Climate Change and Global Warming



With television commercials for hybrid vehicles, and constant news coverage on global warming, it seems our awareness of climate change is growing. And the sudden increase in hurricanes, tornadoes, and winter storms leaves little doubt that human activity has affected the Earth’s atmosphere. But despite our growing awareness of global warming, there is still a great deal of misunderstanding surrounding climate change.

Everyone has heard the term, "greenhouse gases", but what exactly does this term mean? This term refers to certain atmospheric gases, such as carbon dioxide, methane, tropospheric ozone, and chlorofluorocarbons, which trap the sun’s heat and energy within the Earth’s atmosphere. Normally, when energy from the sun strikes the Earth’s surface, a large portion of this energy is radiated back into space. But greenhouse gases effectively trap this excess energy and reflect it back to Earth (1).

But this is not necessarily a bad thing. Greenhouse gases are one of the qualities which make Earth habitable for life; without them, Earth would become an arctic wasteland. But an excess of these greenhouse gases can cause global warming and changes in Earth’s climate. According to the EPA website for climate change, it is an "unequivocal" fact that humans have caused an increase in the global levels of greenhouse gases. It is also a fact that the average temperature on Earth has risen 1 to 1.7 °F from 1906 to 2005 (2).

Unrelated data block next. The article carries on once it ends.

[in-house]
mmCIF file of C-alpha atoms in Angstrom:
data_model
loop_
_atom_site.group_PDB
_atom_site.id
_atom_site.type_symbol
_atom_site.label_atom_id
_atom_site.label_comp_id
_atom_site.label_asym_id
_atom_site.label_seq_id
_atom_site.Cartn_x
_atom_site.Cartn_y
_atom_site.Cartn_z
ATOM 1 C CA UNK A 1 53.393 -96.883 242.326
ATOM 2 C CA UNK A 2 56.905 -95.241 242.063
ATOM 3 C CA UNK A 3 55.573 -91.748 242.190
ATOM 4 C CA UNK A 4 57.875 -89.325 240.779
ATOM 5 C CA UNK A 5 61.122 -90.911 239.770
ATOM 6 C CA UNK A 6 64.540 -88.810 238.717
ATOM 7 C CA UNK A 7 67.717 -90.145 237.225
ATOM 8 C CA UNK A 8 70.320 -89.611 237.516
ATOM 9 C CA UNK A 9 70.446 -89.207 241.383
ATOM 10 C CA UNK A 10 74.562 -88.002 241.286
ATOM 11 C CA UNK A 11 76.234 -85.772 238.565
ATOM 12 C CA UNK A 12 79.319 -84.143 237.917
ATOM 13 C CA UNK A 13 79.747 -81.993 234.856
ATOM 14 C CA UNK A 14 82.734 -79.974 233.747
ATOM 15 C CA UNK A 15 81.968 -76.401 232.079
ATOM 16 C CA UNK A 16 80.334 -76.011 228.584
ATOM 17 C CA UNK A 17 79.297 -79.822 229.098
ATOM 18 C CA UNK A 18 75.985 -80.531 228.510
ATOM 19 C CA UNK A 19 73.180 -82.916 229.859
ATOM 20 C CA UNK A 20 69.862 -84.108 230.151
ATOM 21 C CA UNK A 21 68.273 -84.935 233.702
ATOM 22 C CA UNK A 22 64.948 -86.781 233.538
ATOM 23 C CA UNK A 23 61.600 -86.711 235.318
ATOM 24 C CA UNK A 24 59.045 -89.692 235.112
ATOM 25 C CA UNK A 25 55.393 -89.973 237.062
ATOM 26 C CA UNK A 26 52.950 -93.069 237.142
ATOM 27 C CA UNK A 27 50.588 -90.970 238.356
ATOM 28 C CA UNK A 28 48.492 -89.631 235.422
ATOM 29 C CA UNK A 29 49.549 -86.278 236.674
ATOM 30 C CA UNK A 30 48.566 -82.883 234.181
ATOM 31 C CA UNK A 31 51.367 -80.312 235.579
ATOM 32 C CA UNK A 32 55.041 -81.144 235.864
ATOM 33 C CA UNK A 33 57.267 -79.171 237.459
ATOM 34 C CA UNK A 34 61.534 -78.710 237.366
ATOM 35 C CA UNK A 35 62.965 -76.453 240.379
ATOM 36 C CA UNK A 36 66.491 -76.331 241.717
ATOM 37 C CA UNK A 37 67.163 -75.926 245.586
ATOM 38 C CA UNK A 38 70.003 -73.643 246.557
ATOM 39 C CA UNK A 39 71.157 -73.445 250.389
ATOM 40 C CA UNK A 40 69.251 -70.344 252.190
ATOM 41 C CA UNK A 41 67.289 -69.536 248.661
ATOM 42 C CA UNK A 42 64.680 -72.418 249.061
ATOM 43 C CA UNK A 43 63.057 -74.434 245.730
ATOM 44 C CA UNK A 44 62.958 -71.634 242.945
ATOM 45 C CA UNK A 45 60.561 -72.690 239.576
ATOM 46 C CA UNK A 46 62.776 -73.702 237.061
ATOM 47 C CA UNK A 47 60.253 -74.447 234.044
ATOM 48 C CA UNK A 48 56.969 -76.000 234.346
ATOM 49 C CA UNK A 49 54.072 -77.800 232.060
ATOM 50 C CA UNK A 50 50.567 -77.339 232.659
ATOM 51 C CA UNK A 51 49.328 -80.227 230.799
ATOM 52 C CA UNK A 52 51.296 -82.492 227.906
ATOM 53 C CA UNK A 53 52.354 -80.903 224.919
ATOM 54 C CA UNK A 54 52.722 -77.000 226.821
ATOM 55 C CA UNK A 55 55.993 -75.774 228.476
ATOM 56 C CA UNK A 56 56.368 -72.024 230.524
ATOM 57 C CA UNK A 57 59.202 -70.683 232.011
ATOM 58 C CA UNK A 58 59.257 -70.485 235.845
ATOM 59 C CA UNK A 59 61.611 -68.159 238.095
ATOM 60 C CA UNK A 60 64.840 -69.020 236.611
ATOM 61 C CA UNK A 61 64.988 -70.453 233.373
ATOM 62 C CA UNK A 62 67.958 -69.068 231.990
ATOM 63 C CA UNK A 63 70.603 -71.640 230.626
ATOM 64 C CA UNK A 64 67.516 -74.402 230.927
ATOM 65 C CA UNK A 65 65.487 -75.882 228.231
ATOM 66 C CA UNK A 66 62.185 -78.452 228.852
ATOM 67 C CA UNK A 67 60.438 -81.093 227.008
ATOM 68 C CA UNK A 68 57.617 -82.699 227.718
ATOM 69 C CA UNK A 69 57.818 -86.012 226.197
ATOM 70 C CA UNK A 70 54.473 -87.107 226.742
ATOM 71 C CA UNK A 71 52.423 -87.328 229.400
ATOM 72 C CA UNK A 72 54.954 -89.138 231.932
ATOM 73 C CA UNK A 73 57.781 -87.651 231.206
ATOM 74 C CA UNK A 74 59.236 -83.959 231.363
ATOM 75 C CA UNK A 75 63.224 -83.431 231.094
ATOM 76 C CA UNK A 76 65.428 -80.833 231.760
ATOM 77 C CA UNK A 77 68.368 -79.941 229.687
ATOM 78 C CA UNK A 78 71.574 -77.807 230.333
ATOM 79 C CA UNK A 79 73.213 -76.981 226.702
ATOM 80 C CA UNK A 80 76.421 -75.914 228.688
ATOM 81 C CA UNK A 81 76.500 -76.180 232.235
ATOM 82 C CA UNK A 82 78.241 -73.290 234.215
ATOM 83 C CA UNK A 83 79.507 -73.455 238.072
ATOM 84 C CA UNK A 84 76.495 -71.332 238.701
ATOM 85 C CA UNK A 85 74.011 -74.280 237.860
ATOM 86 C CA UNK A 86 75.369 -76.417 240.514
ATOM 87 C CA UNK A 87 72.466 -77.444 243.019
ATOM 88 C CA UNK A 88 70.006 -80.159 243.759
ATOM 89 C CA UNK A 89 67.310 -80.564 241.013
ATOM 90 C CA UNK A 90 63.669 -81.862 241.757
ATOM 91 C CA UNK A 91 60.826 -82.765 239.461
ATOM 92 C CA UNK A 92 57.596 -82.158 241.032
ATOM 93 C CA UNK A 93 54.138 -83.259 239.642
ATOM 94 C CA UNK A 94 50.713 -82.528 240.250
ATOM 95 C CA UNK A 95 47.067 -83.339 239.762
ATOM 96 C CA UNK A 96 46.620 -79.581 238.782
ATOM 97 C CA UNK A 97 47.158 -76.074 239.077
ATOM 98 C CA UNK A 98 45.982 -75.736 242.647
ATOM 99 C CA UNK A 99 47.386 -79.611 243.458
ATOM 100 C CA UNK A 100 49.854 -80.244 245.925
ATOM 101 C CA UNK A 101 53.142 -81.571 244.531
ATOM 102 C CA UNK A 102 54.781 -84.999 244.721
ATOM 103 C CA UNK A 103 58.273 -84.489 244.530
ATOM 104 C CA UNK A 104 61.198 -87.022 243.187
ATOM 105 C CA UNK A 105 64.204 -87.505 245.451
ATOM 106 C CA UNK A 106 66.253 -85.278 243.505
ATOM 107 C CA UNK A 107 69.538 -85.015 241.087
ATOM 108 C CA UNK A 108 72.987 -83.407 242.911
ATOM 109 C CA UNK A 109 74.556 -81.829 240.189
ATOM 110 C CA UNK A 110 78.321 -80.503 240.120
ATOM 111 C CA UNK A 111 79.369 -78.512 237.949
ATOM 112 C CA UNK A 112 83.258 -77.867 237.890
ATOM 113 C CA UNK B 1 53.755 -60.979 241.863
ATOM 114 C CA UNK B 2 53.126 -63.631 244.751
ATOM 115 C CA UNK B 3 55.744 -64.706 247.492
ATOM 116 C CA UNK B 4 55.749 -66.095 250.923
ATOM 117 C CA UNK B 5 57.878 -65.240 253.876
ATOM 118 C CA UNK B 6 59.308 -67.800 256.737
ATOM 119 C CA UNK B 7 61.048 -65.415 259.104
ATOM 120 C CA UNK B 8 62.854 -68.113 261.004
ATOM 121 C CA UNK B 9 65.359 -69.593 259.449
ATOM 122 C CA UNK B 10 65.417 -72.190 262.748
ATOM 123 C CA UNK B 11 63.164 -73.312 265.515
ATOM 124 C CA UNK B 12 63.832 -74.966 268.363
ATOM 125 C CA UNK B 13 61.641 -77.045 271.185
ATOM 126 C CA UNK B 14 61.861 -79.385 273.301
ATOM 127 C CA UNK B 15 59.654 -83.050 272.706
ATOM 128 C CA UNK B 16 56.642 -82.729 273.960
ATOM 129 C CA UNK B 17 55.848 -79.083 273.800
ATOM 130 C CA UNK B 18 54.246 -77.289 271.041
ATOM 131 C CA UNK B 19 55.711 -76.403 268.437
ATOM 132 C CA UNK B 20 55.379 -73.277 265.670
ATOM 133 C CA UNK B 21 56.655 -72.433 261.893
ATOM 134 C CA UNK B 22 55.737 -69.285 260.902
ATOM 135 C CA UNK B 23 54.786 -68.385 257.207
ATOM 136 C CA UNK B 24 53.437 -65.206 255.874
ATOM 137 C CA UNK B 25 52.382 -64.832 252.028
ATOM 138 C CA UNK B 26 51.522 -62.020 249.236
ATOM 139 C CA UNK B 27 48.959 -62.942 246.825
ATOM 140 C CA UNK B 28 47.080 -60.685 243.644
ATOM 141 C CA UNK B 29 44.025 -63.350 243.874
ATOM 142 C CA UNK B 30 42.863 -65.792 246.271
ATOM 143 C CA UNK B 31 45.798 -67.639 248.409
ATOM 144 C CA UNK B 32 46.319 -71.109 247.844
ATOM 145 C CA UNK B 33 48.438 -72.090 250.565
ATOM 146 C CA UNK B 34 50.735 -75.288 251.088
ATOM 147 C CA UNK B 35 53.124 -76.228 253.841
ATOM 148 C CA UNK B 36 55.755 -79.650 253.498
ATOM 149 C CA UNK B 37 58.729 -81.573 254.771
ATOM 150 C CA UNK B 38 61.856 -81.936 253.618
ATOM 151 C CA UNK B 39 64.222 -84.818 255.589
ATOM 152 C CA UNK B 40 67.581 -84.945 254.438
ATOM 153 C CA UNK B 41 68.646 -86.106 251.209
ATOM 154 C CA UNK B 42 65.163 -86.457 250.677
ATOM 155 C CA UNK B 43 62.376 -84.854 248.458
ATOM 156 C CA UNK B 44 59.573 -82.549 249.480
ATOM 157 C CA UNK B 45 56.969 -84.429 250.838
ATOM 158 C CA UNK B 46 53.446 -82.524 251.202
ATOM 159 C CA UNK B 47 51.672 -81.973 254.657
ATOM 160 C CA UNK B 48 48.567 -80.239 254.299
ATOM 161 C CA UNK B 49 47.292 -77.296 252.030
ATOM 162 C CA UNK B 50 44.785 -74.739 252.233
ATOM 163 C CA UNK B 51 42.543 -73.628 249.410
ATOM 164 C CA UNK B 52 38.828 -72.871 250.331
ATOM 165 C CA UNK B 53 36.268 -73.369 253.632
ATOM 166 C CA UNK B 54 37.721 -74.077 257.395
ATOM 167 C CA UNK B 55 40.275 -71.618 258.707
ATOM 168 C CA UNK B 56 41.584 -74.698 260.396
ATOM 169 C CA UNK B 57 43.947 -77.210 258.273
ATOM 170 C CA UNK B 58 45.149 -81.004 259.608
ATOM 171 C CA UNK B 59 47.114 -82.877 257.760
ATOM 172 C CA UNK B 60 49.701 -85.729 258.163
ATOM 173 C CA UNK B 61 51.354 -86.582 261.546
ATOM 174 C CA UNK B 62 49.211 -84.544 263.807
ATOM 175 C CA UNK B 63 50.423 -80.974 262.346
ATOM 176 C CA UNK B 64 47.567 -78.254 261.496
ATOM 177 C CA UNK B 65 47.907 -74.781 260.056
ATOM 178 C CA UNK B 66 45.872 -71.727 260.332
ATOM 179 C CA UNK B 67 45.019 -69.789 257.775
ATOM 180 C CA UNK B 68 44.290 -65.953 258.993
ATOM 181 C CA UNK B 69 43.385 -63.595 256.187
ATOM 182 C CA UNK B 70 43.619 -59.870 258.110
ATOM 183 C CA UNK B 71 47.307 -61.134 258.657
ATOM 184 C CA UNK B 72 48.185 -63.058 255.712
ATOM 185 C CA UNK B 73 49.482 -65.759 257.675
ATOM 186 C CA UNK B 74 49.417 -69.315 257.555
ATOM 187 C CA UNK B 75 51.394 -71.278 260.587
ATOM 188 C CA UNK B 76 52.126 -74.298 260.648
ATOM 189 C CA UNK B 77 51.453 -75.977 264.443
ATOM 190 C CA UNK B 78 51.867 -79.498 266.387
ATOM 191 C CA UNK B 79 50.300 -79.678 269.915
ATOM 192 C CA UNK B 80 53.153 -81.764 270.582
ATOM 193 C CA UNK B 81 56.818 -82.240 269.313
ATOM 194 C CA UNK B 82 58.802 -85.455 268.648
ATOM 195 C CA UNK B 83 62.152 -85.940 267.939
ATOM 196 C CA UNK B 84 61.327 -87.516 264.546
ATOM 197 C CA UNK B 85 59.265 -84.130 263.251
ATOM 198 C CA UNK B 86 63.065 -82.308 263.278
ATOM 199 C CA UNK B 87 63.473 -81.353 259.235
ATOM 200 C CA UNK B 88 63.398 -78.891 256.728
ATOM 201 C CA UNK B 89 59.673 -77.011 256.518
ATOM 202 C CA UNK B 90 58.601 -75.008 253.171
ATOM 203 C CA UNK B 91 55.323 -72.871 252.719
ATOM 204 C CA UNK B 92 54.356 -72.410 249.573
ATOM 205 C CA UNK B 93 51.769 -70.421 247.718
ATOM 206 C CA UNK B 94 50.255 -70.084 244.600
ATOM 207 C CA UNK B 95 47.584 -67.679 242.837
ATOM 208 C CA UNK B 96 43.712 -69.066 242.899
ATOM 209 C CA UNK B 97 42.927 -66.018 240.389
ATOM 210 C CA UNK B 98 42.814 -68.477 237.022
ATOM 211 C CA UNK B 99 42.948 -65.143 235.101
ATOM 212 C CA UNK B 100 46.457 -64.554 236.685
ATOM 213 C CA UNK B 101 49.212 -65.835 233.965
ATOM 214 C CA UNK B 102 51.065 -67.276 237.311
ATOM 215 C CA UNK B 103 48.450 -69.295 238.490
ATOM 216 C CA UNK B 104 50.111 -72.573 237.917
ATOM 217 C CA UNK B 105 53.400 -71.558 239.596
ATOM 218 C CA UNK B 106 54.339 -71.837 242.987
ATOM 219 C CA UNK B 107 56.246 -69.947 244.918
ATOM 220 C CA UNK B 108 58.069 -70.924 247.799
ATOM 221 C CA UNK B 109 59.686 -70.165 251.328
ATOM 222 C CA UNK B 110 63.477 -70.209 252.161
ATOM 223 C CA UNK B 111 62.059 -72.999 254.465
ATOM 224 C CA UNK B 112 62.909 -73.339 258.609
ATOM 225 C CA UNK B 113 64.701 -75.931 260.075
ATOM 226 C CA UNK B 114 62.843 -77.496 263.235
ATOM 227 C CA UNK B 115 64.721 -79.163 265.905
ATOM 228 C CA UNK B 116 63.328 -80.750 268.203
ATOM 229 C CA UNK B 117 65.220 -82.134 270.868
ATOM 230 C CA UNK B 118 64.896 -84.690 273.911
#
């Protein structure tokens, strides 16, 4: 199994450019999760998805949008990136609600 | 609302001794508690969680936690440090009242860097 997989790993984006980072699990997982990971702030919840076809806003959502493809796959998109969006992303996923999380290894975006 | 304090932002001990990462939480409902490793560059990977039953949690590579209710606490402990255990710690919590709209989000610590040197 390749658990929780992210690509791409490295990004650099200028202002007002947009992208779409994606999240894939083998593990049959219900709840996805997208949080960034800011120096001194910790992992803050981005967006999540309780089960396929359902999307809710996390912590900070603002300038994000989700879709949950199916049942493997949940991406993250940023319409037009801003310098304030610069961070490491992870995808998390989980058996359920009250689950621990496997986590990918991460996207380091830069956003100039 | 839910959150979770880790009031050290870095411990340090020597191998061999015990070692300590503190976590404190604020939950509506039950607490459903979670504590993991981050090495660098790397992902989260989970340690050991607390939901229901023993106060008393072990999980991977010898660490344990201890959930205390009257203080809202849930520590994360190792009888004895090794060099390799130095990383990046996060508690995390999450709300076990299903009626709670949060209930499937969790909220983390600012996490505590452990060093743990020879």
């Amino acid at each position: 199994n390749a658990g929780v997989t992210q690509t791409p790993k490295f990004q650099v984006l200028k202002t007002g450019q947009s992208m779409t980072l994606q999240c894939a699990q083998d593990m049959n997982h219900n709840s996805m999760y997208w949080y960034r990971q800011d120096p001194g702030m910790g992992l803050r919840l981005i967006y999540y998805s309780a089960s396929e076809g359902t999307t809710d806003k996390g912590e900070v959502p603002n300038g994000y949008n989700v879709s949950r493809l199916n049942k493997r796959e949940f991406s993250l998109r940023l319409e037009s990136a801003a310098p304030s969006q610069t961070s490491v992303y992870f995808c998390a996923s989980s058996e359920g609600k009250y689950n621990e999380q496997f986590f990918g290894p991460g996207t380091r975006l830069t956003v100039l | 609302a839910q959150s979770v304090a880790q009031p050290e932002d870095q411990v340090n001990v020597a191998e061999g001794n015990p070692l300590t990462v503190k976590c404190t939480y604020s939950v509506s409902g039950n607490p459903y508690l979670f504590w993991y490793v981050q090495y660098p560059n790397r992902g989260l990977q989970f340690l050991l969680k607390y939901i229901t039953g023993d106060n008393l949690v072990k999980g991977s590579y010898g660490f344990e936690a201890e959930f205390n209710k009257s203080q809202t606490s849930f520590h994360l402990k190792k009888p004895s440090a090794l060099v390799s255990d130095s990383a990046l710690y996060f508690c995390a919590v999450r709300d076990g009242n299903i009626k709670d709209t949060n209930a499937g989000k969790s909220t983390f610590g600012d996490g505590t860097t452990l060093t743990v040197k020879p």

However, keep in mind that the Earth has experienced multiple climate changes in its history.
Global Warming
Although the average global temperature is higher than it has been in thousands of years, the Earth’s temperature has been much higher in the distant past, long before humans began burning fossil fuels. The question then becomes: to what extent are we causing global warming? As the EPA’s website points out, it is very likely that human activity is causing global warming; however, it is not known with absolute certainty to what extent we are contributing to global warming (2).

However, it is certain that our current energy program is not sustainable. The supply of non-renewable fossil fuels such as coal and gasoline are not infinite. What are needed are sources of renewable energy, such as wind, solar, hydrogen, hydropower, and geothermal energy. These forms of renewable energy are also good sources of clean energy, meaning they do not produce greenhouse gases. Only by replacing fossil fuels with renewable forms of clean energy can we stem the tide of global warming (3).



Sources:
(1) www.epa.gov/climatechange/science/recentac.html
(2) www.epa.gov/climatechange/science/stateofknowledge.html
(3) www.nrel.gov/learning/re_basics.html


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